Delaware Real Estate Law Update: Revised Seller’s Disclosure Forms Create New Burdens for Builders and Other Sellers

April 6, 2011

Publication| Real Estate Services

Effective January 1, 2011, the forms of Seller’s Disclosure of Real Property Condition Report and Seller’s Disclosure of Real Property Condition Report – New Construction Only include several new disclosures that are now required under Delaware law to be provided to a prospective buyer of residential property prior to the time that the buyer makes an offer to purchase the property. For home builders, the most important changes are, first, to include an express warranty and new disclosure requirements on certain matters, and second, to require under certain circumstances that the builder provide the general, broad disclosure form and not the shorter, new construction form. If the property is new construction and is in a condominium or other common ownership community, the seller must now warrant that the property is either exempt from providing the buyer with a public offering statement as required under the Delaware Uniform Common Interest Ownership Act or that the seller has provided the buyer with that public offering statement. This warranty is remarkable because the statutory basis for the seller’s disclosure form requires disclosures of “material defects” and states that the disclosure is a “good faith effort” to disclose and is not a warranty. Interestingly, this same warranty is contained in the general disclosure form for all sellers, though without explanation of the circumstances under which a non-builder seller would have to make such warranty, which relates to certain statutory requirements applicable to developers and builders. Moreover, the seller of new construction must also affirm that the seller has attached copies of all documents in the chain of title that create any financial obligation for the buyer and a written summary of all financial obligations created by documents in the chain of title.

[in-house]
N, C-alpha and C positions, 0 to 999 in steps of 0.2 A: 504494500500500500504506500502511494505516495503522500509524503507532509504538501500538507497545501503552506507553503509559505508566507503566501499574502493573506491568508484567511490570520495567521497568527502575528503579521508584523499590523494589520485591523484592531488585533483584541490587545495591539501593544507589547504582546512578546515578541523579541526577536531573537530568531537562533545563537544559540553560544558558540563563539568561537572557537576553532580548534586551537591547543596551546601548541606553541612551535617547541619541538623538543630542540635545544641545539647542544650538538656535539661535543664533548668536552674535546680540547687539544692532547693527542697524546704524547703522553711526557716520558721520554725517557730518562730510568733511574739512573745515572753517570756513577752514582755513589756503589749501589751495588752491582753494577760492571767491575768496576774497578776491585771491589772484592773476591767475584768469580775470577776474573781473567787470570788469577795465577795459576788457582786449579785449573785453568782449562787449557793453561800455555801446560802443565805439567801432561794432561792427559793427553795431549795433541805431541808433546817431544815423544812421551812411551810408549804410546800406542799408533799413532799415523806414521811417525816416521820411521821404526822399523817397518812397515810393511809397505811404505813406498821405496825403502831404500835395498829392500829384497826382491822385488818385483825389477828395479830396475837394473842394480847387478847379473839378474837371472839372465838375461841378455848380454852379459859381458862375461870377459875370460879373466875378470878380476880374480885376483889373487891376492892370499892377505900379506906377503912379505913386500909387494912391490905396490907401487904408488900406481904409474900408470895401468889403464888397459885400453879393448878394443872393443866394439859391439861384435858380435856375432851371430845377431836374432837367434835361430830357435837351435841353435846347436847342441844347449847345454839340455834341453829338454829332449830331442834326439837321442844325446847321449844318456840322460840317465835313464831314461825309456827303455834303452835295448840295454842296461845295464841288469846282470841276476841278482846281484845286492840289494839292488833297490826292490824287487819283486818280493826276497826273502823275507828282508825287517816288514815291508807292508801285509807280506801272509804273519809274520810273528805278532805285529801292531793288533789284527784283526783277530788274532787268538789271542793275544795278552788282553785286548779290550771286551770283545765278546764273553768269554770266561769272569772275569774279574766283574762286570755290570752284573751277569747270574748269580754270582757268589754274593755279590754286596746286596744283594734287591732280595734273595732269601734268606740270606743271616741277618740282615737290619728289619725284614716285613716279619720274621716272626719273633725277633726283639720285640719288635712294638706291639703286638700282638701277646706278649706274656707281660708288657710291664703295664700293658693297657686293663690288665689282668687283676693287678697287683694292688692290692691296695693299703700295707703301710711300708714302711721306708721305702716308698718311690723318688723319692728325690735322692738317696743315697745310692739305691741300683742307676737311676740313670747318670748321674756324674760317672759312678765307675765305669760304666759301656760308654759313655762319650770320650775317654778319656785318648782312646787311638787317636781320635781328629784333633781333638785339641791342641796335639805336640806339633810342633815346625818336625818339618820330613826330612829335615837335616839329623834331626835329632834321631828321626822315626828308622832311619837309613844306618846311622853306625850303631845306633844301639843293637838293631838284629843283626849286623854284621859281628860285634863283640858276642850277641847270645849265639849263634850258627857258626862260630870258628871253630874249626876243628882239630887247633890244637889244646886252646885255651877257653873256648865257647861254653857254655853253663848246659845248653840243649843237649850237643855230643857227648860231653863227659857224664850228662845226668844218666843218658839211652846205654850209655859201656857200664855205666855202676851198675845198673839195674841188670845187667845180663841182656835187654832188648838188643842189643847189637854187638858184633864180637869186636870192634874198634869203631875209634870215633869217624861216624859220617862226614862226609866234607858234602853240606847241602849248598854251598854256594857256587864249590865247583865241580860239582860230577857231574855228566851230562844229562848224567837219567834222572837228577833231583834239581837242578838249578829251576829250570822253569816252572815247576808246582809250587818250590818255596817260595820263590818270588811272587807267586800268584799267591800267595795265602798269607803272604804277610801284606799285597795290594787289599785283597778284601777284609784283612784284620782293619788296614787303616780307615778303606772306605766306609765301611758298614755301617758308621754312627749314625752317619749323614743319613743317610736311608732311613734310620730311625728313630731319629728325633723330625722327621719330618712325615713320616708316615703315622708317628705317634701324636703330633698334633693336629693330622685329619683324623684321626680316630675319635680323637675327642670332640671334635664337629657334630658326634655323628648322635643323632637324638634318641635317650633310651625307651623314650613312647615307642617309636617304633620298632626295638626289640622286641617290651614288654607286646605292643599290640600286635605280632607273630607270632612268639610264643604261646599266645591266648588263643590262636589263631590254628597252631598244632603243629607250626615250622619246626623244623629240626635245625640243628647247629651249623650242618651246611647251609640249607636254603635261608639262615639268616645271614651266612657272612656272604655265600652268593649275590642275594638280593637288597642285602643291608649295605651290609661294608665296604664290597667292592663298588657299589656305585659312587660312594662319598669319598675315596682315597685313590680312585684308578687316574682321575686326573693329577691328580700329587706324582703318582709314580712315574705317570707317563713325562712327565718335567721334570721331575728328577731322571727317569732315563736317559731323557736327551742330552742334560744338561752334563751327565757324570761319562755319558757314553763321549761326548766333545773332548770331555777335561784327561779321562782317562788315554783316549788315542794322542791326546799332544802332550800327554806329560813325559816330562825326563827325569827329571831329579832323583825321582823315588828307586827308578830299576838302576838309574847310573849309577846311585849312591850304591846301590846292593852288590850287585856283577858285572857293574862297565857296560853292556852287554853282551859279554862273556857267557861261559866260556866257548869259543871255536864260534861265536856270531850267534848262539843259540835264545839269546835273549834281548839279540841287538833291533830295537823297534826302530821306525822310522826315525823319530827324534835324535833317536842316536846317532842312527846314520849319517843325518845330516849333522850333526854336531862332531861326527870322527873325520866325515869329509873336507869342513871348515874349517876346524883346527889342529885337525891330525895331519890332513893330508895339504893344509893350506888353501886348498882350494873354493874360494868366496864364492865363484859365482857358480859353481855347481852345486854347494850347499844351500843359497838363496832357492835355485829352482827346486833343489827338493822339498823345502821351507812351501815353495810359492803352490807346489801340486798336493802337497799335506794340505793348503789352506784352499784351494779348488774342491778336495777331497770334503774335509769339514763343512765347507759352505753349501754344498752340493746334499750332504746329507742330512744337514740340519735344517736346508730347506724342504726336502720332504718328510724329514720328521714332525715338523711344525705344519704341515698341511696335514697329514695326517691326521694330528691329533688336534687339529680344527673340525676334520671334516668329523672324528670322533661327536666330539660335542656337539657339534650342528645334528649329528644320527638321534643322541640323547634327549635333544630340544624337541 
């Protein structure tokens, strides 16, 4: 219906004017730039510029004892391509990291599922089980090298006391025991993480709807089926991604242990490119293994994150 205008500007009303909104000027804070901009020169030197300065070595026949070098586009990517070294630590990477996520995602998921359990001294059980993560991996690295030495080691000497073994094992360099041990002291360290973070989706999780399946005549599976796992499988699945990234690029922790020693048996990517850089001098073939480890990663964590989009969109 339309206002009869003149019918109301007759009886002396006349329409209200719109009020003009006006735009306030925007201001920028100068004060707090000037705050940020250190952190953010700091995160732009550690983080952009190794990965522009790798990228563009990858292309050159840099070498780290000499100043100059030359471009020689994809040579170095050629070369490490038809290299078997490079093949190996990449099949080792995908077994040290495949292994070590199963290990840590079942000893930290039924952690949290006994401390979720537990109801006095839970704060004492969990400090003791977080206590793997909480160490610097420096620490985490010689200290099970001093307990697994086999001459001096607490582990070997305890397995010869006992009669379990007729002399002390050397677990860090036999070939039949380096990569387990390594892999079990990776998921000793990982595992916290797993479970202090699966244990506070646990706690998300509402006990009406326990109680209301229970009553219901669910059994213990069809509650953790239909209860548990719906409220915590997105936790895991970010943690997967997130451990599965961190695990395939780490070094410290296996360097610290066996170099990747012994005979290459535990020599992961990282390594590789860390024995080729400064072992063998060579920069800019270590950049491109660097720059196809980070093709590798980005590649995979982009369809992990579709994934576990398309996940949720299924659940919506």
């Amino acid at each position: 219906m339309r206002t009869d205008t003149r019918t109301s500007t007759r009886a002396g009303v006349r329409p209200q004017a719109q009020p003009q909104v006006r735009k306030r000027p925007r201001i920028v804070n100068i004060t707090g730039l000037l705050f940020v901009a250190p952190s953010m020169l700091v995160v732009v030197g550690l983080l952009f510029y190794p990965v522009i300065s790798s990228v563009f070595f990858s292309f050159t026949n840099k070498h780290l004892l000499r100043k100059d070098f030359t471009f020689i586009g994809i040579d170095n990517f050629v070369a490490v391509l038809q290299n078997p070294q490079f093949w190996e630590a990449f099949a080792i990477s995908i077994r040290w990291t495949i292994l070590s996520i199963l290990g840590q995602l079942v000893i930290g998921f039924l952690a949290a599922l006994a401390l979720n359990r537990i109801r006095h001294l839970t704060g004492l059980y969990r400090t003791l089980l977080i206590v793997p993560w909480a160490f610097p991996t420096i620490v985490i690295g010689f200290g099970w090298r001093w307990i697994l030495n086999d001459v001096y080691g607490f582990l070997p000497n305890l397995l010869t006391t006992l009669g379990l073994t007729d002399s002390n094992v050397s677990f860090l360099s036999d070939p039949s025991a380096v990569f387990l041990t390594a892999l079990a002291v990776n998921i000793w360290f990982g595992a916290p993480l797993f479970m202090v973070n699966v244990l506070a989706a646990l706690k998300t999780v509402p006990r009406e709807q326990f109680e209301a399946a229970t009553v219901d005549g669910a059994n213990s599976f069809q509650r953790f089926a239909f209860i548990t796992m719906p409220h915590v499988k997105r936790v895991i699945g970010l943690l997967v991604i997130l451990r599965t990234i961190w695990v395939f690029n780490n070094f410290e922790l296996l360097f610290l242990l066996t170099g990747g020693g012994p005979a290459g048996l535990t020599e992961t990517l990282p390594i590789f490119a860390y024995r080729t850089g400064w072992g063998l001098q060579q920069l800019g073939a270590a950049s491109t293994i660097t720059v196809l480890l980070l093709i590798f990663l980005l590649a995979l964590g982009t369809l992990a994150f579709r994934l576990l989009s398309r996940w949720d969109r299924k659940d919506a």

The revised forms do not articulate the basis on which the Delaware Real Estate Commission, which creates these forms, can require a warranty to be made in the forms, nor do they articulate the basis for the Delaware Real Estate Commission’s inclusion of many of the more detailed requirements contained in the new forms. In addition to the new warranty and chain of title requirements, if a certificate of occupancy has already been issued for a property, or is issued after the seller’s disclosure form is completed but before a seller and a buyer enter into an agreement of sale, the seller is now required to complete the broader seller’s disclosure form rather than the seller’s disclosure form for new construction.

Both forms also require more detailed descriptions and explanations of several items than were required by the previous forms. Significant changes for newly constructed residential properties include new disclosures regarding fees and assessments, sewer or water connection charges to be paid by the buyer, and whether the property is subject to any affordable or workforce housing agreement. Other significant changes for all other residential properties include new disclosures regarding mold, drywall, the number of heating zones, insurance claims on the property in the past five years, flood insurance, and the name of the property’s management company.

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